Finally, the analysis under the Paperwork Reduction Act likely dramatically understates the cost burden of complying with the final rule. The Commission estimates that outside professionals can be retained by issuers at an average cost of $400 per hour, based on “consultations with several issuers, law firms, and other persons.” [19] The Commission first started using the $400 per hour in 2006—over sixteen years ago—and it is not credible that the cost for professional legal advice has remained flat since that time. [20] This view is echoed by market participants. In 2014, in the context of the proposal implementing pay ratio disclosure under Section 953(b) of the Dodd-Frank Act, one commenter noted that “in its cost-benefit analysis the Commission explained that it used $400 per hour as an estimate for outside professionals, which is the rate it ‘typically estimate[s] for outside legal services used in connection with public company reporting.’ This assumption is severely underestimated according to the Center survey responses.” [21]

In 2016, another commenter on a Commission release shed light on the actual compliance costs, noting that “[w]e reiterate a common complaint about the average professional fees the Proposing Release uses to estimate compliance costs in that those estimates are incredibly low. For example, the Proposing Release assumes that the cost of a professional services firm is $400 per hour. This figure may represent the going rate for junior employees at these firms, but it does not at all approach the $1,000 per hour or more that experienced partners and other senior employees of major law and accounting firms now regularly charge.” [22]

Had the Commission re-proposed this rule for public comment after updating the stale data and economic analysis, I would have been open to supporting the adoption of a final rule. Unfortunately, the Commission selected a different path, one that I am unable to support today. I recognize that this decision was not made by the line staff in the Division of Corporation Finance, the Division of Economic and Risk Analysis, and the Office of the General Counsel. For their work and efforts over the past twelve years on pay for performance, I thank them.


1Pub. L. No. 111-203, Sec. 953(a), 124 Stat. 1841 (2010).(go back)

25 U.S.C. 551 et seq.(go back)

3Today’s action creates an unfortunate precedent by suggesting that long-dormant proposals can simply be revived by re-opening the comment period. This approach raises questions as to whether the Commission might similarly attempt to finalize other proposals.(go back)

4Pay Versus Performance, Release No. 34-74835 (Apr. 29, 2015) [80 FR 26329 (May 7, 2015)](“2015 Proposal”), available at back)

5Reopening of Comment Period for Pay Versus Performance, Release No. 34- 94074 (Jan. 27, 2022) [87 FR 5751 (Feb. 2, 2022)](“Reopening Notice”), available at back)

644 U.S.C. 3501 et seq.(go back)

75 U.S.C. 603(a).(go back)

82015 Proposal at 65.(go back)

9Fiscal Year 2022 Congressional Budget Justification and Annual Performance Plan, at 99, available at back)

10Memorandum from the Division of Risk, Strategy, and Financial Innovation and the Office of the General Counsel, Current Guidance on Economic Analysis in SEC Rulemakings (Mar. 16, 2012), at 21, available at back)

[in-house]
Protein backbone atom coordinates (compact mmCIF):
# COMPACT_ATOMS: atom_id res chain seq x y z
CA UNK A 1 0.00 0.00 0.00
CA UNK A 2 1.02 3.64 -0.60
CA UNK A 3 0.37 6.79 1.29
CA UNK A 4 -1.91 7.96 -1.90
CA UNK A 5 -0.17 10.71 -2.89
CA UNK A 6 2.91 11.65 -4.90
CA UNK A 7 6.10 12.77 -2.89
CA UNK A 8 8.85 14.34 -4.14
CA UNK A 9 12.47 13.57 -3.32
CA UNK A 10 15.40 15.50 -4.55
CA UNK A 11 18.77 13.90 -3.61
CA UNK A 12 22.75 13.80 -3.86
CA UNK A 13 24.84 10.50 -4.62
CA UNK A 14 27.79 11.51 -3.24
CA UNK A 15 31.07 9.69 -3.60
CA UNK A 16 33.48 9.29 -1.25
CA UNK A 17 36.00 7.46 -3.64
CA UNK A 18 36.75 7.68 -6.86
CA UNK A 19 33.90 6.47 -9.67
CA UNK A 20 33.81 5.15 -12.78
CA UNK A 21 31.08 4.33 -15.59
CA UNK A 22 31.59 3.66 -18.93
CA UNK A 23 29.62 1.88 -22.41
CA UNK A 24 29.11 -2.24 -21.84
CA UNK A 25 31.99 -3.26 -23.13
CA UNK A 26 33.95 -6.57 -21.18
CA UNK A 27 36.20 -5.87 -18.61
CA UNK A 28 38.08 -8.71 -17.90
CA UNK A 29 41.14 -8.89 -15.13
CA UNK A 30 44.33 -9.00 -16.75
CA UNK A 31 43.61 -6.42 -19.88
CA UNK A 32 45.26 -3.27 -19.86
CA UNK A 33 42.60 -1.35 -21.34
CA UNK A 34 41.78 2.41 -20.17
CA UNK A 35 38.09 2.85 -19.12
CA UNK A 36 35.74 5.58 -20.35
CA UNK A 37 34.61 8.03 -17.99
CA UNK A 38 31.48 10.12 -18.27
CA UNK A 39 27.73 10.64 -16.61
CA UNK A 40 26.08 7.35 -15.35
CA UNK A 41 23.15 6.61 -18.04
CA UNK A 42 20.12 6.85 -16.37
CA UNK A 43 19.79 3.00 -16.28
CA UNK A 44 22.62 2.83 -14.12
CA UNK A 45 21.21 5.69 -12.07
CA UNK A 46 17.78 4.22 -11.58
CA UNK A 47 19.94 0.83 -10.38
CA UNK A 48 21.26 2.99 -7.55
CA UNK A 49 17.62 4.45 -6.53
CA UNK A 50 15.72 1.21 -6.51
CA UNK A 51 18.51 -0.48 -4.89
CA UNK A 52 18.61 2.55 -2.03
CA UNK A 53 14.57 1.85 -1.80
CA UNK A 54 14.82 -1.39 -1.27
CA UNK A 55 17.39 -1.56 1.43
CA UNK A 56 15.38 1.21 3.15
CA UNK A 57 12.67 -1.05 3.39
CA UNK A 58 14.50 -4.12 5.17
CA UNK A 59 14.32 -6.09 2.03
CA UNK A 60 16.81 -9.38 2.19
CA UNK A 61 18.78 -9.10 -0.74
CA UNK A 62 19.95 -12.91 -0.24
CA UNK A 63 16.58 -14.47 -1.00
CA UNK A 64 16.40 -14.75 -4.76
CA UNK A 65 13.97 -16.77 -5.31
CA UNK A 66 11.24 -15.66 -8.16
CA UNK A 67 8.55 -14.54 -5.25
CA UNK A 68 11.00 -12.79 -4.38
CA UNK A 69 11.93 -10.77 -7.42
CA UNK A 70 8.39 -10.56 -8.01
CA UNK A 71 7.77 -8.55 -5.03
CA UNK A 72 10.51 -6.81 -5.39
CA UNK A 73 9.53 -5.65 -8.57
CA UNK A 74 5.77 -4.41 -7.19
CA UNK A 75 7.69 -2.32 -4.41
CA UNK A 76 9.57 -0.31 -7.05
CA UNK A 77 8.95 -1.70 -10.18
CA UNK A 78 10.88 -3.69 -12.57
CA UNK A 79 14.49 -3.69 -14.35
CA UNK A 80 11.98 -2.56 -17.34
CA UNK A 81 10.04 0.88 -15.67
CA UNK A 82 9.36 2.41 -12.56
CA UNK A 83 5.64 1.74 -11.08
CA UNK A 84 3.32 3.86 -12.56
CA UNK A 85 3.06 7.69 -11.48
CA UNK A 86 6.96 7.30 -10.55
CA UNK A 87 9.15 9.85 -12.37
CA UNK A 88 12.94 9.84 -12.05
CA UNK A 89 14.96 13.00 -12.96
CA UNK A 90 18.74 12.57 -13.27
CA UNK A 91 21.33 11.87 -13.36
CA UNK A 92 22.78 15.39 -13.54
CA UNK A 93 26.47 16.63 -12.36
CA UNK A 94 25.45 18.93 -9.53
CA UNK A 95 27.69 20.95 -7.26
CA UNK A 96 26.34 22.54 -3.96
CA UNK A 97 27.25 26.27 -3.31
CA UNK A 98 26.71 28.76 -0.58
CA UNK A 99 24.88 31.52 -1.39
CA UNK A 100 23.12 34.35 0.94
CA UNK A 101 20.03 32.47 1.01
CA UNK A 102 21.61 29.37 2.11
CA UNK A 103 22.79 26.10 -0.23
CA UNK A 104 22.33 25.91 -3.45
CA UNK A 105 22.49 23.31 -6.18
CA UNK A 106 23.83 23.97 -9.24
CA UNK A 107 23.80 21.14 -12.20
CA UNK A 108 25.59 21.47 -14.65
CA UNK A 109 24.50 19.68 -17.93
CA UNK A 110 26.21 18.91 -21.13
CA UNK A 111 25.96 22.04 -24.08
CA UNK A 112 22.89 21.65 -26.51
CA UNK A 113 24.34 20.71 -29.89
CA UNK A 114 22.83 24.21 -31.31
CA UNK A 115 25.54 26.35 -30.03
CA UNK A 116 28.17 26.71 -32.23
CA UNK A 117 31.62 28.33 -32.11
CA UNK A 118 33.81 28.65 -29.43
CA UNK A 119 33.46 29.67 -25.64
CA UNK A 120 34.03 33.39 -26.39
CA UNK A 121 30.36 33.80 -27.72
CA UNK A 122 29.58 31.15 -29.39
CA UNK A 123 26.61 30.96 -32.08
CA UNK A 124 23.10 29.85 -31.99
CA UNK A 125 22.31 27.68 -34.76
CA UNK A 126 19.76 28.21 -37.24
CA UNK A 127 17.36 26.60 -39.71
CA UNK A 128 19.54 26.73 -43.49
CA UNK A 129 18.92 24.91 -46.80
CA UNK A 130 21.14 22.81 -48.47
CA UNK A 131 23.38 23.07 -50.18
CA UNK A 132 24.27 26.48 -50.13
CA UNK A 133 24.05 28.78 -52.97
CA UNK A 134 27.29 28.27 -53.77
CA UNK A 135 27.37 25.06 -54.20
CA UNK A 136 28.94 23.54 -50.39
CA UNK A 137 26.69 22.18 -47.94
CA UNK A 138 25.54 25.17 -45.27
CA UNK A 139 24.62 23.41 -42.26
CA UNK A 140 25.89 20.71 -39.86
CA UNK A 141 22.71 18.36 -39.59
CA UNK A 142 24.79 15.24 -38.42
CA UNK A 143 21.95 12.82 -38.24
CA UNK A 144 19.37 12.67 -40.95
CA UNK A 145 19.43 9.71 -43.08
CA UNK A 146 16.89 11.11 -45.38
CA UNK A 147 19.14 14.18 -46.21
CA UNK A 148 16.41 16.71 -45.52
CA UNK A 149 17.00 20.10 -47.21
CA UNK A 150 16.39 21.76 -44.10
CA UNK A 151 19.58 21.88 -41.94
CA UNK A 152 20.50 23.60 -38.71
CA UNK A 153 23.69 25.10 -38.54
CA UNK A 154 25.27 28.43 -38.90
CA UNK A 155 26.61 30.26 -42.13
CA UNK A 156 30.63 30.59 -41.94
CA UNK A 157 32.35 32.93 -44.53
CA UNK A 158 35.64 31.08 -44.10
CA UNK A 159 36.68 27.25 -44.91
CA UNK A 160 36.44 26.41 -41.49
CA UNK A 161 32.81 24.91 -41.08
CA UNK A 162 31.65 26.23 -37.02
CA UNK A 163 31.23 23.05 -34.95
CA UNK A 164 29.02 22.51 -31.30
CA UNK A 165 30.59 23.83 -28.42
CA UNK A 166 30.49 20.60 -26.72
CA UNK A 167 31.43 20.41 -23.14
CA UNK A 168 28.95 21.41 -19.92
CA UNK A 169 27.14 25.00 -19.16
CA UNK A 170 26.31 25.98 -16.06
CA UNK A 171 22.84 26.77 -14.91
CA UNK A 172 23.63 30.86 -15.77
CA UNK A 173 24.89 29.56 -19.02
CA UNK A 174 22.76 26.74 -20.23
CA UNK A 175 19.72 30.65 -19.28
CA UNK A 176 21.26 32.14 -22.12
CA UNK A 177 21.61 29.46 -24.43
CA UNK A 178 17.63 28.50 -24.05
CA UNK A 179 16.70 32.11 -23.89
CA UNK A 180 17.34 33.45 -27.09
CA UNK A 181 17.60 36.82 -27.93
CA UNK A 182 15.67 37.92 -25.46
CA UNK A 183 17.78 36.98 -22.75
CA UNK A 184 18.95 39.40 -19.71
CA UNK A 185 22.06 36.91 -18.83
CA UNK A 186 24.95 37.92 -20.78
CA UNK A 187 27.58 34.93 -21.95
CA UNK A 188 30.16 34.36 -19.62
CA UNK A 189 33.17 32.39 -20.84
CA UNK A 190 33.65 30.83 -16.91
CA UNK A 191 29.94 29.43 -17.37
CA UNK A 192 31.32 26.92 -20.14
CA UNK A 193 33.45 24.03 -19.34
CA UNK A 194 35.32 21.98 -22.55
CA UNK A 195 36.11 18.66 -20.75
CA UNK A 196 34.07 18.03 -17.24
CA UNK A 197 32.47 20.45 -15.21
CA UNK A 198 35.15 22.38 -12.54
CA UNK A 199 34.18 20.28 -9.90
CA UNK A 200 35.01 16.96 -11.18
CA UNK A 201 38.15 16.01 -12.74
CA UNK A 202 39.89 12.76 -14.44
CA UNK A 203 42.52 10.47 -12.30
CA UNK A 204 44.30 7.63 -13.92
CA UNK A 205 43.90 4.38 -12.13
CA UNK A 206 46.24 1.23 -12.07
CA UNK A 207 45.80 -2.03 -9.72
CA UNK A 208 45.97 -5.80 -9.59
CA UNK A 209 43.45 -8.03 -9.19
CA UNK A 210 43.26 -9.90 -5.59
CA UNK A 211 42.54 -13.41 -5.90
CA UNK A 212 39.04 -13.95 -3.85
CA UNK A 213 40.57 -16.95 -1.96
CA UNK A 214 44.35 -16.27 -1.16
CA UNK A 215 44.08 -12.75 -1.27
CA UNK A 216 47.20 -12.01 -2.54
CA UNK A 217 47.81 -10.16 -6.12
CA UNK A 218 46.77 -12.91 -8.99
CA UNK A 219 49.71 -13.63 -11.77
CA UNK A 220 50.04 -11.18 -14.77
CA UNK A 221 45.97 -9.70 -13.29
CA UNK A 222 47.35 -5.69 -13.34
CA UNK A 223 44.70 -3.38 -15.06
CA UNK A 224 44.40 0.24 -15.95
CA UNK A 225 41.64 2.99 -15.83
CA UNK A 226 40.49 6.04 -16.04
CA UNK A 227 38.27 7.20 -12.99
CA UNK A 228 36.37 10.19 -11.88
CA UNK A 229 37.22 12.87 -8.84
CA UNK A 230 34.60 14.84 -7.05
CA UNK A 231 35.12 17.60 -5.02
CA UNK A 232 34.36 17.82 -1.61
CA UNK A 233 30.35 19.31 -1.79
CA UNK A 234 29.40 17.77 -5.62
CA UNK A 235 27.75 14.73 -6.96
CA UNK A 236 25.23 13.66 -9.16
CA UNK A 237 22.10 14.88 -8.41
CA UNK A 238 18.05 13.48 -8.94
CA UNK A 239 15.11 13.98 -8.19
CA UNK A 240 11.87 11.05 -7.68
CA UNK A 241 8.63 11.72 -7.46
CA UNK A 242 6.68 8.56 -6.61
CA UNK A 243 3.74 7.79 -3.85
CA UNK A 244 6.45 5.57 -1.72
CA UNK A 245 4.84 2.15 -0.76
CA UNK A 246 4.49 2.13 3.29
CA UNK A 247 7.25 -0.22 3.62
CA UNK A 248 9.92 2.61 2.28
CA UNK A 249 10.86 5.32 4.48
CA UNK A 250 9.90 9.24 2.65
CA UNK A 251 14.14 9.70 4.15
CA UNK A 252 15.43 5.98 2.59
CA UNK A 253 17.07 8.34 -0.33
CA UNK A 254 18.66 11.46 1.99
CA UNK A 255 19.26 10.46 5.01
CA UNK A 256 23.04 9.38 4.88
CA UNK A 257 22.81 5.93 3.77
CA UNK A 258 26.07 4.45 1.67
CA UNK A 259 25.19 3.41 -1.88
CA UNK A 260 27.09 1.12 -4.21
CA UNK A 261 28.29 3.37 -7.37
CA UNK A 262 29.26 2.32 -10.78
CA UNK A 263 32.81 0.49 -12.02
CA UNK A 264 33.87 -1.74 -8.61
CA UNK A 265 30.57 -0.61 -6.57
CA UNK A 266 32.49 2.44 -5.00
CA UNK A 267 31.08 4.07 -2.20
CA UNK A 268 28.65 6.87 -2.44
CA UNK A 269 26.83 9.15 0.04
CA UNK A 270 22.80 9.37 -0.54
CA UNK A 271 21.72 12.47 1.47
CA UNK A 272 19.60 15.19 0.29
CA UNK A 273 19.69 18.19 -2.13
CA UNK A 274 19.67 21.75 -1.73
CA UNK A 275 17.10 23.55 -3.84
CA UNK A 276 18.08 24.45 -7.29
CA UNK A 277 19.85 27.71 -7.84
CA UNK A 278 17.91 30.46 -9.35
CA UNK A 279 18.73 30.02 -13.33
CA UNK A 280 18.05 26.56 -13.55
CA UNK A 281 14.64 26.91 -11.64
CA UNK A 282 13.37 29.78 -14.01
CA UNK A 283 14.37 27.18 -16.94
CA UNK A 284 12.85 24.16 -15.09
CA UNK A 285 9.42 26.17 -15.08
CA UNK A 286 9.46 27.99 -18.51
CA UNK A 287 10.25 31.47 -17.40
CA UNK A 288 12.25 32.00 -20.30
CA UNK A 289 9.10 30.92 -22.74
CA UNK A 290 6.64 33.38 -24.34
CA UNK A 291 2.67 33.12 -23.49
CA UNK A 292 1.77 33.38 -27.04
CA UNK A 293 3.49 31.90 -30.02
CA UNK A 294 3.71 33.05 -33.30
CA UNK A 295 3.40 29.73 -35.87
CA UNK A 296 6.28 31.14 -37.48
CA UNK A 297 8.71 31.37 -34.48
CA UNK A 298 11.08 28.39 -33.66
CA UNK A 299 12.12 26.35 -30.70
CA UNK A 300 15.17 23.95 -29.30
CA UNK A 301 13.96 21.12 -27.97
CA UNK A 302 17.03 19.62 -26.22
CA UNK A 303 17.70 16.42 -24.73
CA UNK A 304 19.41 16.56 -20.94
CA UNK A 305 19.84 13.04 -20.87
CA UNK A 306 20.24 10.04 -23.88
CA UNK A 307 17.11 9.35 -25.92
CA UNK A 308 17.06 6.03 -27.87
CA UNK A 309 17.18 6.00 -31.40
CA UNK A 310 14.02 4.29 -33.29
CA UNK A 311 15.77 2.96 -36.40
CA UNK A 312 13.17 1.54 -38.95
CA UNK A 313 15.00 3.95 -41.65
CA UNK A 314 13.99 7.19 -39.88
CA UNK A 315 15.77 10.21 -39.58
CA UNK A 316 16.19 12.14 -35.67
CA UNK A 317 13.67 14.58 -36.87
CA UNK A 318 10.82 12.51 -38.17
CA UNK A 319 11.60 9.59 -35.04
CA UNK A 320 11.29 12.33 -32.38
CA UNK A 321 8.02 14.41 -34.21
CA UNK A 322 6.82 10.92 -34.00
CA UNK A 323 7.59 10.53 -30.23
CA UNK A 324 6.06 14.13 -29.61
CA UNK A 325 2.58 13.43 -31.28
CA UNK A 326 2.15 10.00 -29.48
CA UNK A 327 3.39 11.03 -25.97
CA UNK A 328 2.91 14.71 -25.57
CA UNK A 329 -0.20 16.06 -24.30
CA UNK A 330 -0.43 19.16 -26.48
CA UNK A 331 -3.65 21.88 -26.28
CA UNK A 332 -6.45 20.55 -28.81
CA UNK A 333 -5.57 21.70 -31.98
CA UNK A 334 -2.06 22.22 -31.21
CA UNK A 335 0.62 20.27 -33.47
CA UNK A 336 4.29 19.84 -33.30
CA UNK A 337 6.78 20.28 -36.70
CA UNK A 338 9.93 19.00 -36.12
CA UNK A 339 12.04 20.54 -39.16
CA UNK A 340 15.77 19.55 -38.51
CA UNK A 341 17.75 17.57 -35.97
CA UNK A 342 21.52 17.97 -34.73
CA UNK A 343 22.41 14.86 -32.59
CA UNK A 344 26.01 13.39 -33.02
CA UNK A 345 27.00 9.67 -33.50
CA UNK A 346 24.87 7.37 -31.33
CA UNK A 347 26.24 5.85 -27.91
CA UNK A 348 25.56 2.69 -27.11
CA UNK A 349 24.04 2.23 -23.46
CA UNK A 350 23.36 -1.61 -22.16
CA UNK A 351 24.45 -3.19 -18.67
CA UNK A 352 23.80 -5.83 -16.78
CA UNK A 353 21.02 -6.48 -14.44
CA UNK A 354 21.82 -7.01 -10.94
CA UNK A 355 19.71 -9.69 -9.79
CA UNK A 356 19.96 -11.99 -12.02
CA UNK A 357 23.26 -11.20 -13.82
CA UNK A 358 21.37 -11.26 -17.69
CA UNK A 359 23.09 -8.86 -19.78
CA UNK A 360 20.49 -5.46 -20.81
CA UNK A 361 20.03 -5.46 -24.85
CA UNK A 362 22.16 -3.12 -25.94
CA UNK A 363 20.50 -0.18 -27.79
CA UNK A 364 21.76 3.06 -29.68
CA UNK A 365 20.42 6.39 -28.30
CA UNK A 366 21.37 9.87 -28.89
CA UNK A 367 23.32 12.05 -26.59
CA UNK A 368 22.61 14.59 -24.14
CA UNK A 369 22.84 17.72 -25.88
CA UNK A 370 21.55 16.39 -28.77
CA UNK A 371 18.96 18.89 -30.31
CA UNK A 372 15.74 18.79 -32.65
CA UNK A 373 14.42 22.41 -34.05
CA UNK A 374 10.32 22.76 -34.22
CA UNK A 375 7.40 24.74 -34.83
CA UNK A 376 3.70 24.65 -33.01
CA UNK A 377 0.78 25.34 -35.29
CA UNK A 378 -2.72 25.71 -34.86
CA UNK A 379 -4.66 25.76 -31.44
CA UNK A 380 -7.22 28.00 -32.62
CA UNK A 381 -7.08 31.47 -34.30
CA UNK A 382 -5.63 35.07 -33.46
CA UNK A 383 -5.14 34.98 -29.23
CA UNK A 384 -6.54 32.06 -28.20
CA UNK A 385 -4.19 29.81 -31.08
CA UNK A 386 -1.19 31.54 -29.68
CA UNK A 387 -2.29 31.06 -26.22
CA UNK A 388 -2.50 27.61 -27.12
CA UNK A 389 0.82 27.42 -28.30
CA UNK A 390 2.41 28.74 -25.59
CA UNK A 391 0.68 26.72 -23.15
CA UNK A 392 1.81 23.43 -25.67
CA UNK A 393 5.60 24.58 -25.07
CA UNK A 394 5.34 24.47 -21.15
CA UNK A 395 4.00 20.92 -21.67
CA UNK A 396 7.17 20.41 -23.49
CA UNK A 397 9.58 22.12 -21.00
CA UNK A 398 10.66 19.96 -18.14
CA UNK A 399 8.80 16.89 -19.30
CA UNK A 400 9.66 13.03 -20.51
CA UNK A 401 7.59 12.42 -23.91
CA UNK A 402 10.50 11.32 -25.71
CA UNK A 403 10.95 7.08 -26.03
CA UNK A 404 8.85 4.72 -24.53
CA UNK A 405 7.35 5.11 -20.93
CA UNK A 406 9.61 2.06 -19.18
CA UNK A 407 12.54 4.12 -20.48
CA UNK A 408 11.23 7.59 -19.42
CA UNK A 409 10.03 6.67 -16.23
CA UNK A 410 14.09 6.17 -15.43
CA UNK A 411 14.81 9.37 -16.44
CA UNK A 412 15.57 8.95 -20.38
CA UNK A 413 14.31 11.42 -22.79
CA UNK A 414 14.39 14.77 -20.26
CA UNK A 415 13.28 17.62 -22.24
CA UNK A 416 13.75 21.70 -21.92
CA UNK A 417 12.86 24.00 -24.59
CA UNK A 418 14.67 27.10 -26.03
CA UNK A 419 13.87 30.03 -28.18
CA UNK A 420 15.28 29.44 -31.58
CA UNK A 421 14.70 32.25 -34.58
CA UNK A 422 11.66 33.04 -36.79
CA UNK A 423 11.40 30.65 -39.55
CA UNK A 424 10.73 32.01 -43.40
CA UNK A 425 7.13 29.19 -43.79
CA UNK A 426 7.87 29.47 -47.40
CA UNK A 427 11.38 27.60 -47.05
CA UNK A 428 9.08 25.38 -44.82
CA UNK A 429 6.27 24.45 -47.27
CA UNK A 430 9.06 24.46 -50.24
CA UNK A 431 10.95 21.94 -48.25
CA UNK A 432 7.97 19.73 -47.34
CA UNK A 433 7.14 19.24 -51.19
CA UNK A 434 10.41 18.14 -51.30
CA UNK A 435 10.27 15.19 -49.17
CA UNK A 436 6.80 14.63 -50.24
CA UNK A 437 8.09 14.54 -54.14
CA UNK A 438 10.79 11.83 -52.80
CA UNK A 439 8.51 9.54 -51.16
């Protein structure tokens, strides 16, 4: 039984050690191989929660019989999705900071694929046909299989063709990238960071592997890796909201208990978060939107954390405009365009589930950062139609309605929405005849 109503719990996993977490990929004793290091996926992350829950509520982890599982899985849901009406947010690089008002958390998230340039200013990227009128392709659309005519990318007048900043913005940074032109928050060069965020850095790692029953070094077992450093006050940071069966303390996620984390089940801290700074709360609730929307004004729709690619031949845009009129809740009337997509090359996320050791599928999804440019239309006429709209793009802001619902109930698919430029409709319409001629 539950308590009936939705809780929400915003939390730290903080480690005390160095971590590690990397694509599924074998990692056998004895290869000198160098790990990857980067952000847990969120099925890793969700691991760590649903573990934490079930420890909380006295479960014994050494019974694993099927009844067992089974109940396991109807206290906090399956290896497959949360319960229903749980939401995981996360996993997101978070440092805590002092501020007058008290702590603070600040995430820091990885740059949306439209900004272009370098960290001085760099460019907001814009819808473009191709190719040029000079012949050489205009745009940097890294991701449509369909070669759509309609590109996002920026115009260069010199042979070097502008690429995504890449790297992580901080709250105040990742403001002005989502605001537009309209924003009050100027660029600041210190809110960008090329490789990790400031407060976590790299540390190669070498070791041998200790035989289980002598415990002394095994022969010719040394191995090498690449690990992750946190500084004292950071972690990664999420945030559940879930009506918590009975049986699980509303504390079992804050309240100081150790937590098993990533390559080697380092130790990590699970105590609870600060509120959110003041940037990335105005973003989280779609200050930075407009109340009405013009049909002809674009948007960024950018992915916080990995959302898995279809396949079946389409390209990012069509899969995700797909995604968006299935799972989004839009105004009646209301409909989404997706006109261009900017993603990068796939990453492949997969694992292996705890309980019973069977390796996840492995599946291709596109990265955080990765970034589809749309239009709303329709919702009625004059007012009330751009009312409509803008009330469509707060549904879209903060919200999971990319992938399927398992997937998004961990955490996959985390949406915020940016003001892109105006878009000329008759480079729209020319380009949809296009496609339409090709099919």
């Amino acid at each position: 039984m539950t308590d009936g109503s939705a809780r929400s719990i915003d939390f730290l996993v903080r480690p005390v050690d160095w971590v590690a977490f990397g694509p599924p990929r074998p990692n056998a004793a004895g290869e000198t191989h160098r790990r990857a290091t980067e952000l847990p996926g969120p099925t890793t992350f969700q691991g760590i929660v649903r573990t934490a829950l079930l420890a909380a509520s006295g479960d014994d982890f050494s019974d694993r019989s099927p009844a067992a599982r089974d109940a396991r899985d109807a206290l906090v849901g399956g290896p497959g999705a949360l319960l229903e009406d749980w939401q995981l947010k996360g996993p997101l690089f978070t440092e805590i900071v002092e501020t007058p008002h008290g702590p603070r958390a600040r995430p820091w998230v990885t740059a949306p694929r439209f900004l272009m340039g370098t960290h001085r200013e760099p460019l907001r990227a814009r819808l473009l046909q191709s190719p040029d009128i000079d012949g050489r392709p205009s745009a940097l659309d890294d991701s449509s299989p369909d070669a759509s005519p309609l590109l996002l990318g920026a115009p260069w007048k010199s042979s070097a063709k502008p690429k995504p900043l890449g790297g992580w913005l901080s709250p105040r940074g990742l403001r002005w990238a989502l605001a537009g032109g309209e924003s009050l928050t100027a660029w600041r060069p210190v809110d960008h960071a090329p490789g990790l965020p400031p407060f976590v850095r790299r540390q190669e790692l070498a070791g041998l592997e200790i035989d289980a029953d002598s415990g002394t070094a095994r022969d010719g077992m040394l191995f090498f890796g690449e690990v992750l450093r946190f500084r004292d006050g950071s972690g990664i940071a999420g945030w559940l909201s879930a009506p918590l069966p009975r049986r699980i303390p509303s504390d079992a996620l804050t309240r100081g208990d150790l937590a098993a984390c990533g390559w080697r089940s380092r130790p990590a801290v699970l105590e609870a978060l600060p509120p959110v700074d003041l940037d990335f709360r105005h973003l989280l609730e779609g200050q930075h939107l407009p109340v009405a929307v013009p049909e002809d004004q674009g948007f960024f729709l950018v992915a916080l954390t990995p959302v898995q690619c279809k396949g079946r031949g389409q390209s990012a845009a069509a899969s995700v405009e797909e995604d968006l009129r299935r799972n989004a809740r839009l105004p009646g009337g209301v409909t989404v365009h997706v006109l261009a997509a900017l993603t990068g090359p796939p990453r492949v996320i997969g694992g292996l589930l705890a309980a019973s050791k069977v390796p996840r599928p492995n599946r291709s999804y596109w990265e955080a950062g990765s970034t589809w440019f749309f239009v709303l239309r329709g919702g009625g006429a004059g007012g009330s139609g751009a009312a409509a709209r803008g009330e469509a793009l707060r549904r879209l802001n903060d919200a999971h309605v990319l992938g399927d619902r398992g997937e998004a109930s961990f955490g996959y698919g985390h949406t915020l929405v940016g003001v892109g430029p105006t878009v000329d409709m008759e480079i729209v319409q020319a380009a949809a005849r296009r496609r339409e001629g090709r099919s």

11Id. at 16.(go back)

122015 Proposal at n. 132 (the 2015 Proposal acknowledges the latter data may not reflect practices at the time the 2015 Proposal was published).(go back)

13Pay Versus Performance, Release No. 34-95607 (Aug. 25, 2022), at [92 and 134](“Adopting Release”), available at back)

14Reopening Notice, at 5753-54.(go back)

15Letter from Tom Quaadman, Executive Vice President, Center for Capital Markets Competitiveness, U.S. Chamber of Commerce (Mar. 4, 2022), available at back)

16Adopting Release, at n. 7.(go back)

17Reopening Notice at 28.(go back)

18The 2015 Proposal, on the other hand, provided a significantly more reasonable comment period of 60 days after publication in the Federal Register.(go back)

19Adopting Release, at n. 684.(go back)

20See Executive Compensation and Related Person Disclosure, Release No. 33-8732A (Aug. 29, 2006) [71 FR 53158, 53214 n. 574)](“We recently have increased this hourly rate estimate to $400.00 per hour after consulting with several private law firms”). This concern about the understating of costs applies to many of the Commission’s other proposals, including on climate-related disclosures for investors. See The Enhancement and Standardization of Climate-Related Disclosures for Investors, Release No. 33-11042 (Mar. 21, 2022) [87 FR 21334, 21458 n. 1061 (Apr. 11, 2022)].(go back)

21Letter from Timothy J. Bartl, President, and Henry D. Eickelberg, Counsel, Center on Executive Compensation (Sept. 26, 2014), available at See Pay Ratio Disclosure, Release No. 33-9452 (Sept. 18, 2013) [78 FR 60559 (Oct. 1, 2013)]. The commenter further stated that “[m]ore than half of survey respondents reported external counsel costs of $700 or more, with 30 percent selecting $800 or more. [Dr. Stuart Gurrea and Dr. Jonathan Neuberger of Economists Inc.]estimate that changing this assumption, without making any other changes to cost estimates, would increase the Commission’s estimated compliance costs by 75 percent.”(go back)

22Letter from Michael W. Johnson, President and CEO, National Stone, Sand and Gravel Association (Sept. 26, 2016), available at See Modernization of Property Disclosures for Mining Registrants, Release No. 33-10098 (June 16, 2016) [81 FR 41651 (June 27, 2016)].(go back)